'99 Kia Sportage 4x4
San Francisco: This week's test drive centers on a bright blue 1999 Kia Sportage 4x4 Wagon, a vehicle that impressed the Sport Utility crowd when it arrived on the scene five years ago. This Korean built 4x4 attracts those who want all-wheel fun and security, yet don't have $30,000 available to spend. In this sense, Kia is a great success.
The company's reputation is built on its affordable "Sephia" compact automobile, and the highly popular "Sportage" 4x4 Sport Ute. Sportage comes in convertible, 2-door, and 4-door versions and is available in both 2WD and 4WD configuration. The 4x4 setup is conventional rear-drive until 4WD is accessed, something we opt for over the competition's front drive, prior to 4x4 or All Wheel Drive engagement. The competition, by the way, is tough, with the likes of Honda CR-V, Toyota Rav4, Isuzu Amigo, Chevy Tracker, Suzuki Vitara and Subaru Forester, all more than tidy foes. In Kia's corner are price, as none come close, and an ever-improving product.
Now let's look at the Sportage up close and personal. In the looks department, Kia is indeed better looking than some comparable models. A more rounded, modern design puts Kia in the competitor's ballpark, all accomplished while still offering excellent cabin visibility for driver and passengers. The interior is quite roomy, a noteworthy feat considering its compact class.
Standard features abound, including power windows, locks and mirrors. The only engine available is a 16-valve 4-cylinder, hooked to either a 5-speed manual or optional automatic transmission. There are automatic locking hubs on the 4-wheel drive system, a rear defroster, split folding rear seat, driver lumbar system, nice alloy wheels and a full spare behind the rear tailgate. Kia also offers as standard equipment an excellent air bag setup, which includes a driver's knee airbag. This design addresses the many knee injuries that have surfaced on sport utes and minivans in government crash tests. Therefore, we applaud Kia's addressing of the situation, especially since the vehicle's base price is only $16,295, with all of the above equipment (sans automatic tranny) as standard. Notable options include air conditioning, AM/FM/Stereo/CD, carpeted floor mats and a roof rack, which pushed the final bottom line, including destination, to $18,384. Still, when comparing the competition, Kia is one of the lowest priced 4x4 fun vehicles out there.
On the road, the 4-door Kia drives well, delivering a smoother ride than the previously mentioned Vitara or Tracker models. Our tester came equipped with the standard 5-speed transmission, geared to get the most from the small, 122 cubic-inch, 130-horse 4-banger. If there is an Achilles heel with Sportage, it is the under-powered engine, which struggles motoring over the numerous hills that dot the landscape leading to and from this writer's home. On steep inclines, downshifts to second gear are normal, and that's without any passengers in the vehicle. Load up a Kia with the family, a dog and groceries (yes, there's lots of room behind the second seat), and Sportage suffers from a lack of horsepower. On the plus side, gas mileage is very good, with EPA numbers 23 on the highway and 19 in town which are quite impressive.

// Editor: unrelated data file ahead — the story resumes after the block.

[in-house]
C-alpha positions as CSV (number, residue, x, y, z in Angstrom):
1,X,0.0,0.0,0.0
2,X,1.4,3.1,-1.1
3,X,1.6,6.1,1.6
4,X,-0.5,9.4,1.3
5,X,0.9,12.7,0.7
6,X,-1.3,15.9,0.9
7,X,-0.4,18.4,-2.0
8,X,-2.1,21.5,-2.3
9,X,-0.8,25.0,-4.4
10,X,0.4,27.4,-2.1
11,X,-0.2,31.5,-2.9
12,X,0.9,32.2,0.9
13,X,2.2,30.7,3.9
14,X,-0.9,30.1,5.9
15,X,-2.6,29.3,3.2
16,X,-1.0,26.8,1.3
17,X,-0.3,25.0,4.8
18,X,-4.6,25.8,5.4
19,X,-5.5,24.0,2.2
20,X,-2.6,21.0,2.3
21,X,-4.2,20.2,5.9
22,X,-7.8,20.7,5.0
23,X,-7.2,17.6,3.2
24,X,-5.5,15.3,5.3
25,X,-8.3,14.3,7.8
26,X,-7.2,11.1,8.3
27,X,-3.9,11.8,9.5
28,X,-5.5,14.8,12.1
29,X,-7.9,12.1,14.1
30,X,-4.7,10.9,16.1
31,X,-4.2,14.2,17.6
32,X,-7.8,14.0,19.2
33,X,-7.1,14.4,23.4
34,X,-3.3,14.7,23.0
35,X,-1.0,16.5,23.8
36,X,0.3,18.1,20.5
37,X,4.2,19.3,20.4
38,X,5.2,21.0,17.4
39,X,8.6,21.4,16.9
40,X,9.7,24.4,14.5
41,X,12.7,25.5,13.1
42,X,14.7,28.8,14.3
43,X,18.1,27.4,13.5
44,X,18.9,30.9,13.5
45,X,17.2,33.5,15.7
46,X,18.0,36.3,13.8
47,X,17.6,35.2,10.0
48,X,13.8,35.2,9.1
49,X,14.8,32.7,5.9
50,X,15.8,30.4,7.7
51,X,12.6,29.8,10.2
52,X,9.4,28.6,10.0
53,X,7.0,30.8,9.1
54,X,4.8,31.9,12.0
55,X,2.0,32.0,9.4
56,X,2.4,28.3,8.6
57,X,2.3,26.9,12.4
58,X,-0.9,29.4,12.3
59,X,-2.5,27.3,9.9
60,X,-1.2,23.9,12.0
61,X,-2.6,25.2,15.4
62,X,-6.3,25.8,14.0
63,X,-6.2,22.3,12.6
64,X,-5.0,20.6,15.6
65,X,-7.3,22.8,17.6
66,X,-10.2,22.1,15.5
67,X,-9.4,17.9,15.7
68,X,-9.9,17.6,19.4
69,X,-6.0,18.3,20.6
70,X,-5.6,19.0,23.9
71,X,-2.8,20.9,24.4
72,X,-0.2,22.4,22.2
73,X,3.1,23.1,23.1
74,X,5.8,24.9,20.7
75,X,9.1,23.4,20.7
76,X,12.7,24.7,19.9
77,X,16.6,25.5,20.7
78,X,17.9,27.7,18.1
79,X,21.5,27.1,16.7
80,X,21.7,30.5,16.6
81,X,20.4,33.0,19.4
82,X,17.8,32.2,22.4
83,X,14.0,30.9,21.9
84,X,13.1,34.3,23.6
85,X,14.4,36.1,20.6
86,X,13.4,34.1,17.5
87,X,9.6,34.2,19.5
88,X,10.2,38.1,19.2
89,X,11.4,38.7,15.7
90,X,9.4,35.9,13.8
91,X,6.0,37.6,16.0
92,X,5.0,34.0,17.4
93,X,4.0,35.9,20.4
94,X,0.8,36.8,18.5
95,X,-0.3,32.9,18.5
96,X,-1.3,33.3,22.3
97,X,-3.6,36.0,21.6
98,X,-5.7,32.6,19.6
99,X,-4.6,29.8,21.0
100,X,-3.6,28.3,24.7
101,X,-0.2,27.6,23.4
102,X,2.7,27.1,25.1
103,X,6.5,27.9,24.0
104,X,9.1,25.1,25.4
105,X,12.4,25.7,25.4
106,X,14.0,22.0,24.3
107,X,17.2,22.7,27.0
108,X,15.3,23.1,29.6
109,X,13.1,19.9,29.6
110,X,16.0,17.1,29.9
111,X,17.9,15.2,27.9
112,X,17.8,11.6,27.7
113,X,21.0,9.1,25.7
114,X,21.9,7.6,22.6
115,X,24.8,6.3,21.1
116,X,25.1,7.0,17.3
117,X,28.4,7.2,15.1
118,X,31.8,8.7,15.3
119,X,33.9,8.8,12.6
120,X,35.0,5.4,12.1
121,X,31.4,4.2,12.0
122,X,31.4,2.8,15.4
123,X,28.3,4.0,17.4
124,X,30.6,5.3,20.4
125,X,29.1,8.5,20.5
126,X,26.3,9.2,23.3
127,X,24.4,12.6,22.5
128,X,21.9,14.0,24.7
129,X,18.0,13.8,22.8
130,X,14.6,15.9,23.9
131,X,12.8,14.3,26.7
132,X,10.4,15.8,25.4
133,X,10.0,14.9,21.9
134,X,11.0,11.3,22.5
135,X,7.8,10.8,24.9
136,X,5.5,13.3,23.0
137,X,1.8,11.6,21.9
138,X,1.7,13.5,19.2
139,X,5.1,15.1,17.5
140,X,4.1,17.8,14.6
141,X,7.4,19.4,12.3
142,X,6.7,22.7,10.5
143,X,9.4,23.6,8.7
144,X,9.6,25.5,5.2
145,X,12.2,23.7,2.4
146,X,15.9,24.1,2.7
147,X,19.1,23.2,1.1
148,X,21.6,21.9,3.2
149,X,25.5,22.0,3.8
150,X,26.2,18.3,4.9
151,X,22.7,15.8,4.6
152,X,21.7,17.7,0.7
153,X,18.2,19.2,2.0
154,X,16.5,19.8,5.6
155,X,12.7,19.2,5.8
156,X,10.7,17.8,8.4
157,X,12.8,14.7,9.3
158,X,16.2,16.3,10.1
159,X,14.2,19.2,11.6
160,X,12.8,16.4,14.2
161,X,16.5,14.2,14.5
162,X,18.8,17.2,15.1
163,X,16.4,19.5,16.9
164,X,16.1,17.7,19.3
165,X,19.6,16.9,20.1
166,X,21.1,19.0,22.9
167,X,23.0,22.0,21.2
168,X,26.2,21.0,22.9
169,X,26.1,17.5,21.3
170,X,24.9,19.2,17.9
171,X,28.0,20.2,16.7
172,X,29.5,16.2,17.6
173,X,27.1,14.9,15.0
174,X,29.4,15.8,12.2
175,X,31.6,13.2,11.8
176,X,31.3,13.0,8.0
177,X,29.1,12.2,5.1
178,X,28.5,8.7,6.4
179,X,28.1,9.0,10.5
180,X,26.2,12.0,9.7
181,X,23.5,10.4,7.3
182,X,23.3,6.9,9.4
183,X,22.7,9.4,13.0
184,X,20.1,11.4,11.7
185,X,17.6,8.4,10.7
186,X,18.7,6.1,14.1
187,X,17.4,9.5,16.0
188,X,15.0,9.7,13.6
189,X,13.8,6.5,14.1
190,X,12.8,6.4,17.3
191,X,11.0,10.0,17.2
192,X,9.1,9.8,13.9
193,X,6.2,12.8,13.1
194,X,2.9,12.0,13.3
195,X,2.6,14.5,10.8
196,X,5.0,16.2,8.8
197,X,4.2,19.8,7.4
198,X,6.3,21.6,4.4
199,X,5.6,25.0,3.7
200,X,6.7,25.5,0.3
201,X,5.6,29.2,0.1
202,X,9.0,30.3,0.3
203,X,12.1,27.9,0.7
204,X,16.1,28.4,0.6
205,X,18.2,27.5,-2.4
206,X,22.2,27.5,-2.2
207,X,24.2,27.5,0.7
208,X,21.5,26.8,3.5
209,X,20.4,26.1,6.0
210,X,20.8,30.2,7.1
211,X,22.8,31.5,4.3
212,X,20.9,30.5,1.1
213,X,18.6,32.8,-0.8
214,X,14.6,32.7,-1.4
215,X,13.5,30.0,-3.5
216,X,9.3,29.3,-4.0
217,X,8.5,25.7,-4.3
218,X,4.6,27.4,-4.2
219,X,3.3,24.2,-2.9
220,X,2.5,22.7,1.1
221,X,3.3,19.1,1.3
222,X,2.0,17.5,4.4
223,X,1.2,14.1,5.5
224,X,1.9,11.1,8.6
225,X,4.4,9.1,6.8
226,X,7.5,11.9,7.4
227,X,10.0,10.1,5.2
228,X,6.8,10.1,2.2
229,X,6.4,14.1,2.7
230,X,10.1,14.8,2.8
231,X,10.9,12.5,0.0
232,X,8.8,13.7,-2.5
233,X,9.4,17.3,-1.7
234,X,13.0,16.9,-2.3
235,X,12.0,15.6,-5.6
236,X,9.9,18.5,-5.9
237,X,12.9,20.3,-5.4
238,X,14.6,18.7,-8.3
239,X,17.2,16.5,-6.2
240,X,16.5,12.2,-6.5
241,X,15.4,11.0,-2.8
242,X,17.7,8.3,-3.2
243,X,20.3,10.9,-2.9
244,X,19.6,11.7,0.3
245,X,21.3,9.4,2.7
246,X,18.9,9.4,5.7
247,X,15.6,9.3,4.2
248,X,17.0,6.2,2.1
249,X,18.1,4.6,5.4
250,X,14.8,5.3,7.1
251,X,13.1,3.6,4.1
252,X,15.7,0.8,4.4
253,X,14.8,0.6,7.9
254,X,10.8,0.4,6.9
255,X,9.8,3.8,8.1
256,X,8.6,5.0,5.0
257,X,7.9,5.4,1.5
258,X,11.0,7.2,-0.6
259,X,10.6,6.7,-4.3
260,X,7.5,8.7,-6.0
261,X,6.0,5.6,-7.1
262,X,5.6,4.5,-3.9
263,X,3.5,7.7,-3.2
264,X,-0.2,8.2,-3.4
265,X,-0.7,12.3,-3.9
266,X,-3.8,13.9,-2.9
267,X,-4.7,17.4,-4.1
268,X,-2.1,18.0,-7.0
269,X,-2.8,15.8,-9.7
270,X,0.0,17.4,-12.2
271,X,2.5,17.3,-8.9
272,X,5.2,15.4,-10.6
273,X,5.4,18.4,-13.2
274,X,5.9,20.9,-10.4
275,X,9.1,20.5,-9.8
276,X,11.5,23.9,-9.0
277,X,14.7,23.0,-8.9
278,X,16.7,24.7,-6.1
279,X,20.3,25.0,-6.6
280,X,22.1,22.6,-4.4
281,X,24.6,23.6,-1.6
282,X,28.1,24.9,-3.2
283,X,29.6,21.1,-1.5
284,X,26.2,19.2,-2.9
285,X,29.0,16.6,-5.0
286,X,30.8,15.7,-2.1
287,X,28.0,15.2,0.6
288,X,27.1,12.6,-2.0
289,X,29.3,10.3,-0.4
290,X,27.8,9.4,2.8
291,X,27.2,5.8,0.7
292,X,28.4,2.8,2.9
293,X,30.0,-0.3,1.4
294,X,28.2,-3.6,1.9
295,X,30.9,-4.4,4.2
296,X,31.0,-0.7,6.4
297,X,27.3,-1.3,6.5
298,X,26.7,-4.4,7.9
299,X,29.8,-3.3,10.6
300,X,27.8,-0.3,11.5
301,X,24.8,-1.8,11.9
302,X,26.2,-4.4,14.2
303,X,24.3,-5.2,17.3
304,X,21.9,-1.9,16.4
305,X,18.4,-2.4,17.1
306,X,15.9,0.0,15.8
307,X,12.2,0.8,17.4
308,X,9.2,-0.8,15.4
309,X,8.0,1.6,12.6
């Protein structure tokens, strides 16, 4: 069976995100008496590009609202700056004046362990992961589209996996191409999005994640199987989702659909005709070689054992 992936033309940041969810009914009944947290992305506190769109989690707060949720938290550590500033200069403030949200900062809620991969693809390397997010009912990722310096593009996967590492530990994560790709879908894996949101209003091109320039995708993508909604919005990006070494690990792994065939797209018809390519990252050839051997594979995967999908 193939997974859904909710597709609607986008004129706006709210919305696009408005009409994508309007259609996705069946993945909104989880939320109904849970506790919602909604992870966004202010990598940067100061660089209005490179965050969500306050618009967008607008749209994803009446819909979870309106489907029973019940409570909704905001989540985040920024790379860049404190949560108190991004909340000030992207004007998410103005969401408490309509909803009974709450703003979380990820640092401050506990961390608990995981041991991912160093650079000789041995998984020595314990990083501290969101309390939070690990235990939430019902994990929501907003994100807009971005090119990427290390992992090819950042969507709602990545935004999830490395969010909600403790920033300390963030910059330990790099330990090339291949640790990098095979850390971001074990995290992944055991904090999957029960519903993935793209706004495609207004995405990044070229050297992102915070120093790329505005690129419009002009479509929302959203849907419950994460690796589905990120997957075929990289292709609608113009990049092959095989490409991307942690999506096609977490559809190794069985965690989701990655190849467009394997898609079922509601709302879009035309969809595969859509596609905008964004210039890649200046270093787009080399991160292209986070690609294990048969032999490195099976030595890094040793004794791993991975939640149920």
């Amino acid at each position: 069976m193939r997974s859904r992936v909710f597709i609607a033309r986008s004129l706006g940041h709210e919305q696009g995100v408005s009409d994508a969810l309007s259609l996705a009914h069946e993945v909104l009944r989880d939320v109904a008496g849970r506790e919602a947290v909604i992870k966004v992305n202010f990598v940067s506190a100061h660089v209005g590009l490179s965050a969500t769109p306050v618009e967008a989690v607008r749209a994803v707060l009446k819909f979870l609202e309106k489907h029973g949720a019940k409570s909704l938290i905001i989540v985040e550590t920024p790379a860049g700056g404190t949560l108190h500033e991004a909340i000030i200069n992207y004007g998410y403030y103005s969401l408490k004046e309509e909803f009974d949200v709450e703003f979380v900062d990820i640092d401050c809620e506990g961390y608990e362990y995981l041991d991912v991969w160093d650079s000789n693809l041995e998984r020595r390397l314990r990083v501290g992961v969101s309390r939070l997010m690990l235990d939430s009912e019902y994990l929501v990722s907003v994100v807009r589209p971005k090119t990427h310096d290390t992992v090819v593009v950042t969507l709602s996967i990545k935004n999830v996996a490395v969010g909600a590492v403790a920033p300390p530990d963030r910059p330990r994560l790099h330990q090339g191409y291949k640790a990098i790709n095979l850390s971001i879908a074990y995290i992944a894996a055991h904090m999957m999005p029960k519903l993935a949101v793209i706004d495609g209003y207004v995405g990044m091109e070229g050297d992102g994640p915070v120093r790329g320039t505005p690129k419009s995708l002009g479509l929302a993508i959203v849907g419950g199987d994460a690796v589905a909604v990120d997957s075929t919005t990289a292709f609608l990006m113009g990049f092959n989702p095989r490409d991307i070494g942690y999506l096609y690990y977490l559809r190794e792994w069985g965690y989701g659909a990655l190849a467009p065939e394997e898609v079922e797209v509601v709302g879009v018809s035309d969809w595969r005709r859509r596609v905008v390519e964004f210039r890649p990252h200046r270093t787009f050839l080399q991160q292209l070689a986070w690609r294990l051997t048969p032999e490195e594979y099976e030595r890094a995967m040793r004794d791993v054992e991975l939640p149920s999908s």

After driving Sportage 500-miles, we liked how well the wagon felt on the road, yet still would like to see either a more powerful 4-cylinder or, perhaps, a V-6 option in the future. Other than the lack of power, we actually began to like Kia Sportage more and more. As the week went by, our early criticisms in the power department changed to, "but, it's a lot of fun to drive and it handles well for its size." The engine is loud, but other than that, Kia is well within range of causing market share to go their way, especially if the buyer lives in non-mountainous regions. You may not enjoy lugging up the hills of San Francisco or traversing the Appalachian Mountain roads in Pennsylvania, but if you're from Kansas, that little four-cylinder is adequate for all purposes. Of note is the fact that our Sportage came with a 5-speed manual, so we can surmise that the Automatic will be a tad slower when pushed in mountain situations or quick, passing maneuvers.
On the plus side are good stability in the turns, lots of head clearance for passengers, easy entry and exit and a spacious 55.4 cu. ft. of cargo space. Capacities include a 15.8-gallon fuel tank on the 4-door and 14.0 on the 2-door model. Also noteworthy is the availability of a 2WD model, although we feel Kia's strongest point is battling the 4x4 Sport Utes head-to-head, based on its attractive price. The gross vehicle weight is 3,280 lbs., not light by any means and desirable considering weight equates to safety. The wheelbase is 104.3 for the 4-door, while much smaller at 92.9 for the 2-door convertible.
One area where Kia doesn't lack is in the attention department. Numerous interested onlookers inquired as to our like or dislike for Kia, and, based on their needs, answers were appropriate. With that in mind, if you need a 4x4 Sport Ute that will offer great fun at low cost, Kia may be your answer. Sportage rates a serious look if considering this class of SUV. By Greg Zyla © AutoWire.Net - San Francisco
Byline: By Greg
Zyla © AutoWire.Net - San Francisco
Publisher - Editor: Tony Leopardo
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